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  What are some Physical interpretation of (some generalized) Nash embedding theorem

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What are some  physical interpretation of  the  Nash isometric  embedding theorem?

What  would be  a  physical interpretation of the following stronger version of the  Nash theorem?(Is this  stronger version, true?)

https://mathoverflow.net/questions/311266/nash-isometric-embedding-theorem-with-keeping-the-symplectic-structures-of-our-a

asked Sep 28 in Mathematics by AliTaghavi(Math) (80 points) [ revision history ]
recategorized Sep 28 by Dilaton

1 Answer

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I answered a similar question on Quora recently, as can be read here, and the solution to the problem which is there stated (also asked on the mathematical cousin of this site), namely: if it's possible to employ one of the embedding theorems to embed a symplectic structure \((\mathcal M, \Omega)\). The answer is positive: assuming class \( C^{\omega} \), simply use the original Whitney formulation to find an embedding \(i:\mathcal M \longrightarrow \mathbb{R}^n\) and let \(\hat{\Omega} \in \bigwedge^2 \mathbb{R}^n \) be such that its pull-back obeys \(i^{*}(\hat{\Omega})=\Omega \). Since by assumption our structures are \(C^{\omega}\) , analytical continuation of the components of \( \hat{\Omega} | _{i(\mathcal{M})}\) completely fixes the 2-form \(\hat{\Omega}\) on the entire ambient space \( \mathbb{R}^n\).

Observe that in the above argument, no particular use is made of a metric, so we can use Whitney theorem that only requires that the manifold be differentiable, and moreover, \( n = 2 \mathrm{dim} (\mathcal{M})\) . The state of affairs becomes more complicated as you give more structure to the manifold which you wish to find an embedding. For instance, the famous theorem of Nash comes into play when your manifold \(\mathcal{M}\) is given a Riemannian metric, and you want to embed it into an Euclidean space.

When one thinks about embedding theorems in theoretical physics, GR provides the natural setting, since the manifolds of interest are non-compact pseudo-Riemannian spaces (carrying Lorentzian metrics), and one requires a generalization of Nash theorem. This work was performed by a relativity expert, C. S. Clarke, and can be found on his paper "On the Global Isometric Embedding of Pseudo-Riemannian Manifolds."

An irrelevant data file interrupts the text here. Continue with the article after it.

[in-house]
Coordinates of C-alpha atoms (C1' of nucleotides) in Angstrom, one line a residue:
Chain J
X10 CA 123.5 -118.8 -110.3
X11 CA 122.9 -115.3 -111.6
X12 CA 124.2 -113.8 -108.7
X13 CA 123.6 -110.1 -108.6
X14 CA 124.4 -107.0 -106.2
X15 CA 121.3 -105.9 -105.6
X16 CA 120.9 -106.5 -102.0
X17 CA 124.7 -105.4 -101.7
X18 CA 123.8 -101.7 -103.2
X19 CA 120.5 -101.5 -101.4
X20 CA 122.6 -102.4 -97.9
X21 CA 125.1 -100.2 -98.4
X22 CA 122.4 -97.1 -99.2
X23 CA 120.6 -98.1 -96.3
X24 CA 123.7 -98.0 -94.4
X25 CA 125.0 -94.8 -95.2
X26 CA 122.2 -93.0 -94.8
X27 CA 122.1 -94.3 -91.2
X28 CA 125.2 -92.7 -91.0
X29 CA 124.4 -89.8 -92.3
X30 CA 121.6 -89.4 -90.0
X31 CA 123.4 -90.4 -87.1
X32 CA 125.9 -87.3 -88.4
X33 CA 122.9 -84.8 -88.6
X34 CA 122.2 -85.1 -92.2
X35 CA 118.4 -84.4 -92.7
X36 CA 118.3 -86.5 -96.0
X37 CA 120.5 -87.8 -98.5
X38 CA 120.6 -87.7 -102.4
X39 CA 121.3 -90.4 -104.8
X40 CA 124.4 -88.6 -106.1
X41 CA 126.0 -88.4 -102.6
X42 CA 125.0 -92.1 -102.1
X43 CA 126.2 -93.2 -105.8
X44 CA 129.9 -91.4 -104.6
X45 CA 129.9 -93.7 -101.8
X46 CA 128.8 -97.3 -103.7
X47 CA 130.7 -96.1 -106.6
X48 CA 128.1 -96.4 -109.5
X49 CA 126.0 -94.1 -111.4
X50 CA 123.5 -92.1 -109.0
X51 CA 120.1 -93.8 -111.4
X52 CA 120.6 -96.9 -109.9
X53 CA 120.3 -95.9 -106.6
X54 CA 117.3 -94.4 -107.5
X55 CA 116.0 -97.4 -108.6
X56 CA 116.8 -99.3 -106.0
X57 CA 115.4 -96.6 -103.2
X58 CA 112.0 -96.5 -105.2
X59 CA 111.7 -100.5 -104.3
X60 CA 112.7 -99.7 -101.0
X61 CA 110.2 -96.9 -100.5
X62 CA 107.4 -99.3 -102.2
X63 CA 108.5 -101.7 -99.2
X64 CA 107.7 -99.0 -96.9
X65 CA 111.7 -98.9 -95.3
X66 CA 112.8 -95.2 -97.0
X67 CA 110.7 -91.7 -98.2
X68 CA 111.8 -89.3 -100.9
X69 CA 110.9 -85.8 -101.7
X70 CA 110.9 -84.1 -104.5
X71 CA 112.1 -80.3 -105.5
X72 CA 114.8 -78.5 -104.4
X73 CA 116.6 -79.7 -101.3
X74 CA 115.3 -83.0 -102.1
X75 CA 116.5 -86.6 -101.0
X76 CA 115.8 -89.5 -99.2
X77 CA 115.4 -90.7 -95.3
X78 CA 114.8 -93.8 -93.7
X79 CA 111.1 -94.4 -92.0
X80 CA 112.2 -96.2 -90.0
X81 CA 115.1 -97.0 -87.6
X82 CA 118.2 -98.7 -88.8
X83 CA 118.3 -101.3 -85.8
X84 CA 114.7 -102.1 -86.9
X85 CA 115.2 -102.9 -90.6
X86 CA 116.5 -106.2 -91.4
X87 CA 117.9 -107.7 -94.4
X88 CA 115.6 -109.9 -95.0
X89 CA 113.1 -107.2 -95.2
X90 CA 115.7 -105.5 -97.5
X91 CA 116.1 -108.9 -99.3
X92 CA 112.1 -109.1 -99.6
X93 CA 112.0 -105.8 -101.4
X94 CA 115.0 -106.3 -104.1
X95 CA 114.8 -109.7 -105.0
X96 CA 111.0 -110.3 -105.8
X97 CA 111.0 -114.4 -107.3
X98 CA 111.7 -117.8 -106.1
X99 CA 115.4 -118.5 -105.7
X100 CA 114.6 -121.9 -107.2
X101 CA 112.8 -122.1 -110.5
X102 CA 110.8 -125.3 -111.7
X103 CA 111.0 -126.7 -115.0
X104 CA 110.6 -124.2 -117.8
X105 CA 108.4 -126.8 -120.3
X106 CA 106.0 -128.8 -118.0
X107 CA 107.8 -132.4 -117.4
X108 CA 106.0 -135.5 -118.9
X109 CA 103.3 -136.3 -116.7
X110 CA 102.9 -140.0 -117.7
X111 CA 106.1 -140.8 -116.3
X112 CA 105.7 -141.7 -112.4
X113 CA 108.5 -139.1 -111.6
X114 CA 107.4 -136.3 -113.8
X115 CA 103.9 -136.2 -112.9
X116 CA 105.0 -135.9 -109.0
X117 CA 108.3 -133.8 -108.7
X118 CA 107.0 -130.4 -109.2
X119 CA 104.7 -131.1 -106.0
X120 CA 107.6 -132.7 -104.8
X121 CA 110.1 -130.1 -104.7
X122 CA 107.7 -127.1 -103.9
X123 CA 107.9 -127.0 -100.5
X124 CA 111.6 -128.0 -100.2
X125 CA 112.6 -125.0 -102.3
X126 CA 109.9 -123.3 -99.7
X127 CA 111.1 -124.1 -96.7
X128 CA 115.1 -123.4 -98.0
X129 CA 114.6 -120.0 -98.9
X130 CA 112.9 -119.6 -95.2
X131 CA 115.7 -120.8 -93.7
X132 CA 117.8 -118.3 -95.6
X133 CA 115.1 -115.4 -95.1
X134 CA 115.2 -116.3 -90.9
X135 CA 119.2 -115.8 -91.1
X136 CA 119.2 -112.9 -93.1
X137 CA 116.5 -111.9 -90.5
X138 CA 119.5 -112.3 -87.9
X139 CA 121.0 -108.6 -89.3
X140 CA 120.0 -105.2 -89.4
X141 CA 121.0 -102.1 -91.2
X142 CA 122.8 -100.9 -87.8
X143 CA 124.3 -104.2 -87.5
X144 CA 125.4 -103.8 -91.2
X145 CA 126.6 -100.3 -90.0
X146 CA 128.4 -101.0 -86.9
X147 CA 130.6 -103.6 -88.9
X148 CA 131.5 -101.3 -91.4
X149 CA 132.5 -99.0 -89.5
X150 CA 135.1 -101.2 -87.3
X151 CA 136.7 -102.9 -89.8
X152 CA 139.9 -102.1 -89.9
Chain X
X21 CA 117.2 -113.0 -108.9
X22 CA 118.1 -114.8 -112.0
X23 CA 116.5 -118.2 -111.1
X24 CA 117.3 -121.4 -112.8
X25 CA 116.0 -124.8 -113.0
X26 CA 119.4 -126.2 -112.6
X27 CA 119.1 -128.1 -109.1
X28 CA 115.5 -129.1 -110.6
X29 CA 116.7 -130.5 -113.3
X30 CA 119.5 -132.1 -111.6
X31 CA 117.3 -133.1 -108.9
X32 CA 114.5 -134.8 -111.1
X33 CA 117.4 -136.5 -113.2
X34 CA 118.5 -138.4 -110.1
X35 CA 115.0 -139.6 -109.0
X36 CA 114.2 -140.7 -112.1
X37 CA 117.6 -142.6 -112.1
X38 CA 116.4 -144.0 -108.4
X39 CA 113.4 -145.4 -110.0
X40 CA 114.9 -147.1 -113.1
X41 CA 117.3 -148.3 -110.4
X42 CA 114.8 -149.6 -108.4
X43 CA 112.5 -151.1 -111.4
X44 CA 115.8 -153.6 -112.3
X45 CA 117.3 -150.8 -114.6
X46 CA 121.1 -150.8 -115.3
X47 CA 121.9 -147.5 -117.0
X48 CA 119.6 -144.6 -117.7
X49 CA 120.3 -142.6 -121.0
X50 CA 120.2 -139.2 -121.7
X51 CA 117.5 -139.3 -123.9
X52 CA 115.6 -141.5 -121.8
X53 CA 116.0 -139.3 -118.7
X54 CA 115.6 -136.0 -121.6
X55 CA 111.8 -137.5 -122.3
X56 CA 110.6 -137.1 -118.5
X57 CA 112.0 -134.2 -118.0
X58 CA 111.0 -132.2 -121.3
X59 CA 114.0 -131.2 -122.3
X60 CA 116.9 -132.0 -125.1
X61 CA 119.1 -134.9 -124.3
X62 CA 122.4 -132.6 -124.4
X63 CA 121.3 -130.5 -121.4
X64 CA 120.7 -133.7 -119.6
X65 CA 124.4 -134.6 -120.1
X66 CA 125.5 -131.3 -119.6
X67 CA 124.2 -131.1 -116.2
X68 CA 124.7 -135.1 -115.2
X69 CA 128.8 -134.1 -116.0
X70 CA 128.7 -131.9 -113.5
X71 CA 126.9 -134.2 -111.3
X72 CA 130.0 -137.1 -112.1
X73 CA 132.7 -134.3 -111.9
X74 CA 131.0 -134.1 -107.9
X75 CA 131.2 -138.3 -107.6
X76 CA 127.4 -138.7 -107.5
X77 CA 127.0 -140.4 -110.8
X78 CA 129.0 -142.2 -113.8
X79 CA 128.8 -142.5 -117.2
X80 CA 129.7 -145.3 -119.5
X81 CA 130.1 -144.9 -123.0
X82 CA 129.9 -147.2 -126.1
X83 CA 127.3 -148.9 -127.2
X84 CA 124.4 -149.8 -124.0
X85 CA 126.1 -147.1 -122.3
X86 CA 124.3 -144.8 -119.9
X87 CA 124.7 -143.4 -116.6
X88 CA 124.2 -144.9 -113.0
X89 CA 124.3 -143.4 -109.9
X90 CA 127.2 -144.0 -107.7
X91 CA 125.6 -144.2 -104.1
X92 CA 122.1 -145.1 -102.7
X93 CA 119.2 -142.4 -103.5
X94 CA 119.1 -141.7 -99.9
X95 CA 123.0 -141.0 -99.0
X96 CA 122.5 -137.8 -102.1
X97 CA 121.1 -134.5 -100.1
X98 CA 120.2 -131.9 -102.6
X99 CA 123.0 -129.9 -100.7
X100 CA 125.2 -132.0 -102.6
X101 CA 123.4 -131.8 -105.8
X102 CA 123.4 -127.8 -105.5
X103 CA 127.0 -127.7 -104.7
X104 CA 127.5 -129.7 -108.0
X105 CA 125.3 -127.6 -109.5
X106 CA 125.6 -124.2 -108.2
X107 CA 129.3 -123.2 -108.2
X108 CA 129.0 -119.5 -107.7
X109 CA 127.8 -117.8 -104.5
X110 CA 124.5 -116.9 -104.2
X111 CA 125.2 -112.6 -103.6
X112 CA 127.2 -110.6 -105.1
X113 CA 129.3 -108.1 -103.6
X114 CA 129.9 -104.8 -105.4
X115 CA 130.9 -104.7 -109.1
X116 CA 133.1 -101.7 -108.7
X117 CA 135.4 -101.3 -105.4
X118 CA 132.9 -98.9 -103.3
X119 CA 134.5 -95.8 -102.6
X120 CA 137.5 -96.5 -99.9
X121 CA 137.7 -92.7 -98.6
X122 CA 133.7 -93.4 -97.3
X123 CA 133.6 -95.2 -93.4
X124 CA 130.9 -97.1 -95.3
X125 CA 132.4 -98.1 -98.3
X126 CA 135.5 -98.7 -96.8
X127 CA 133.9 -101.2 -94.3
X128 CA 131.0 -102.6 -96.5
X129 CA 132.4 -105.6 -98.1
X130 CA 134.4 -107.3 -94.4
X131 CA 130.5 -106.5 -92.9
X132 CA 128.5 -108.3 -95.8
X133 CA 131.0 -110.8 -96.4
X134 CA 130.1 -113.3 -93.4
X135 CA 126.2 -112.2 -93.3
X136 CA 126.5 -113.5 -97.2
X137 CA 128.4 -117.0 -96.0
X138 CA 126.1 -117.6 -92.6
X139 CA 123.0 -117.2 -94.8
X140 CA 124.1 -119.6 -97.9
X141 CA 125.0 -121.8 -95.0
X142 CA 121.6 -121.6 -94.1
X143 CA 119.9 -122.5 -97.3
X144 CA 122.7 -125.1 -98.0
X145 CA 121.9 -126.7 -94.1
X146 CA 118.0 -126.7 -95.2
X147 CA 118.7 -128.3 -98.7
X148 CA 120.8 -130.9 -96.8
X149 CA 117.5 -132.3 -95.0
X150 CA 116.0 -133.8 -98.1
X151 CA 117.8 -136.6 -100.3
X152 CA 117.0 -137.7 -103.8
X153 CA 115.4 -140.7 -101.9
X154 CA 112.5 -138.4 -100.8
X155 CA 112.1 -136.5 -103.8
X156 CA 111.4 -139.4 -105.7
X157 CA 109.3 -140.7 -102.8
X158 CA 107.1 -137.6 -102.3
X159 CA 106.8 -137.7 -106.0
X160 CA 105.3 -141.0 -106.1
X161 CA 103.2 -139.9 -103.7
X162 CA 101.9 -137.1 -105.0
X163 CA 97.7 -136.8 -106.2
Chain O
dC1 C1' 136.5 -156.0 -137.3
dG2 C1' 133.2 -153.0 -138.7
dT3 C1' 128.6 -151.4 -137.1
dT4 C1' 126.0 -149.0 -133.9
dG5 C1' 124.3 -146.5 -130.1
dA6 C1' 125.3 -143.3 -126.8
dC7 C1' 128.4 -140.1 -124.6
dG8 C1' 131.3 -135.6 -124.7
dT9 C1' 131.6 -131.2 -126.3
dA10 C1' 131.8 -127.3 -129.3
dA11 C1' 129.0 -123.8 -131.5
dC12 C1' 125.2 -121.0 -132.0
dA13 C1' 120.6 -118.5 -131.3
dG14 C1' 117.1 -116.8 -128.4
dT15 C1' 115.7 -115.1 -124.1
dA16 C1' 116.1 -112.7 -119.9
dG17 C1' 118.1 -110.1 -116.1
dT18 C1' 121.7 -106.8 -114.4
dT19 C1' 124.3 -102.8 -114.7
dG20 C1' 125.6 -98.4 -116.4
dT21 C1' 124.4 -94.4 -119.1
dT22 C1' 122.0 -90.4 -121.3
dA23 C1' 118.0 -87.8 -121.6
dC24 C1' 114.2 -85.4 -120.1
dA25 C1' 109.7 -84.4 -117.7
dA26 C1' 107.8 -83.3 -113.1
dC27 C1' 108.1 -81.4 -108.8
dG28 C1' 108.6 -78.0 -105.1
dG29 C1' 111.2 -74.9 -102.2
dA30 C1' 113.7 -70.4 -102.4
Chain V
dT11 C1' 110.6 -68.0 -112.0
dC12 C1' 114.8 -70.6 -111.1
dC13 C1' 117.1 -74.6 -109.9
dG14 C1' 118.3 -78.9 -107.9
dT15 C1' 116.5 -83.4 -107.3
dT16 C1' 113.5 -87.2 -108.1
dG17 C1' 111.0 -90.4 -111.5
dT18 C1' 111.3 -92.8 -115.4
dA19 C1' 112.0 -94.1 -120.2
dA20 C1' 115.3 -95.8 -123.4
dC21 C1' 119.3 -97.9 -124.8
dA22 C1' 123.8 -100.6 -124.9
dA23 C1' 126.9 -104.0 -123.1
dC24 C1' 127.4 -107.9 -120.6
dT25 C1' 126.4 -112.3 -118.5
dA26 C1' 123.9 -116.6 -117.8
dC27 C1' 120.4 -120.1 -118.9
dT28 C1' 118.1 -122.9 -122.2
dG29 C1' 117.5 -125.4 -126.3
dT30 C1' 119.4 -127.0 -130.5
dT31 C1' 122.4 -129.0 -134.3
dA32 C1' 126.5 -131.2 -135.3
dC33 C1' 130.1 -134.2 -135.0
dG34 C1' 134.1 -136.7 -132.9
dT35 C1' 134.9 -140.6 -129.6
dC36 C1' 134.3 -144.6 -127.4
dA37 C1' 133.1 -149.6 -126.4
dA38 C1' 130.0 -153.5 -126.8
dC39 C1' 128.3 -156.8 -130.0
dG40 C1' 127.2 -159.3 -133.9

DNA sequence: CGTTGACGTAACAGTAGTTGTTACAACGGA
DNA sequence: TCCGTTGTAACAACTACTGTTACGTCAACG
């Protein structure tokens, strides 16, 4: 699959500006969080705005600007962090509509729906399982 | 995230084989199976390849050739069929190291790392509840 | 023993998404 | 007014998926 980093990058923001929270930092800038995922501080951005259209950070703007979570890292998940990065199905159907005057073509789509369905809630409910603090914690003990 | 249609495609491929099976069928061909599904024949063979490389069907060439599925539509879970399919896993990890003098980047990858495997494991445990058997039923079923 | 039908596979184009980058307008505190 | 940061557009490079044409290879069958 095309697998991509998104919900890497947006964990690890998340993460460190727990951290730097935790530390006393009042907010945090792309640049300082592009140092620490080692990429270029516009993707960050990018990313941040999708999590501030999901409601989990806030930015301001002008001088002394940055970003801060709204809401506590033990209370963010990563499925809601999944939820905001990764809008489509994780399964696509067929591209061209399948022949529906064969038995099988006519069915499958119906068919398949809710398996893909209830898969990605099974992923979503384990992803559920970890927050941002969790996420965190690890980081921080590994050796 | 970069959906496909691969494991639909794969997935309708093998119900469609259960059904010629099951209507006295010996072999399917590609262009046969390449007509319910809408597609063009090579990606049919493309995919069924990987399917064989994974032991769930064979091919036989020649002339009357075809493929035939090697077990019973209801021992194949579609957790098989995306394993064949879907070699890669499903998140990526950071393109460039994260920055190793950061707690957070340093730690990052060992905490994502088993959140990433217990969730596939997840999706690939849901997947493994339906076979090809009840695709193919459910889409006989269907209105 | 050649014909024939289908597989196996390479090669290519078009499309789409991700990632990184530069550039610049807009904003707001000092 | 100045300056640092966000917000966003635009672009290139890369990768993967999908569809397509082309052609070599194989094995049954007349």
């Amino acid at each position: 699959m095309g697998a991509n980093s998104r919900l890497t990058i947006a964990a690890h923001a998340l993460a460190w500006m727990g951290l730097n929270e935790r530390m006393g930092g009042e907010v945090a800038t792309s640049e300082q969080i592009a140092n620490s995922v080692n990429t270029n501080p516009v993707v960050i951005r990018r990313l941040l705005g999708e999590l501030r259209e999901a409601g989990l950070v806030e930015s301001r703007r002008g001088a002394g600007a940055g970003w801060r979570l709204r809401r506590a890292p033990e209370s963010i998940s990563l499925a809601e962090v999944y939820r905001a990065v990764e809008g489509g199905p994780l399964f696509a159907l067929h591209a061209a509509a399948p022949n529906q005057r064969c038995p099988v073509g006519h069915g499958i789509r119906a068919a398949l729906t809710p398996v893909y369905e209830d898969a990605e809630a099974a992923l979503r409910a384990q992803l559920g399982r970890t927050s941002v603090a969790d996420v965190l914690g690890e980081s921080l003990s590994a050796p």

An instance where an embedding was used in GR was one of the paths that eventually lead to the analytical maximal extension of the Schwarzschild metric, the Kruskal-Szekeres spacetime. The first attempt to embed the Schwarzschild metric started already with Kasner in 1921, where he found an embedding in the 6-d pseudo-Euclidean space \(\mathbb{R}^{2,4}\), but his embedding suffered from a topological defect (he used trigonometric functions to parametrize the temporal coordinate, identifying the time-axis with \(S ^1\), creating a naive "time-machine" spacetime!). His mistake was later corrected by Fronsdal only in 1959 (Fronsdal replaced the trigonometric mappings by hyperbolic ones), and embedded Schwarzschild in the 6-d Minkowskian spacetime \(\mathcal{S}\subset\mathbb{R}^{1,5}\). With the embedding at hand, Fronsdal easily showed the geodesic completeness of the hypersurface \( \mathcal{S} \), finally proving that the "singularity" at the Horizon \(r=2M\) was a coordinate defect of Schwarzschild's coordinates,  completing the construction of the simplest black hole spacetime in GR. (For a discussion of these matters, see my review 1403.2371, sec. 4.2).

The method above delineated to find the maximal analytical continuation of the Schwarzschild spacetime is not the simplest one to accomplish such a task. In fact, textbook derivations relies in the use of a (singular) coordinate transformation to arrive at some chart covering the entire manifold of the Schwarzschild spacetime, e.g., Eddington-Finkelstein, Painlevé-Gullstrand, Kruskal etc. However, I think that at least in principle, the method outlined here, using Clarke's embedding theorem, could be used to systematically produce analytic continuations for those Lorentzian metrics whose components are degenerate in some regions, but whose curvature invariant are nevertheless well-behaved. For instance, I would be curious to know if one can study the ergosphere living inside the outer horizon of the Kerr spacetime using an embedding like this.

answered Oct 10 by Igor Mol (430 points) [ revision history ]
edited Oct 11 by Igor Mol

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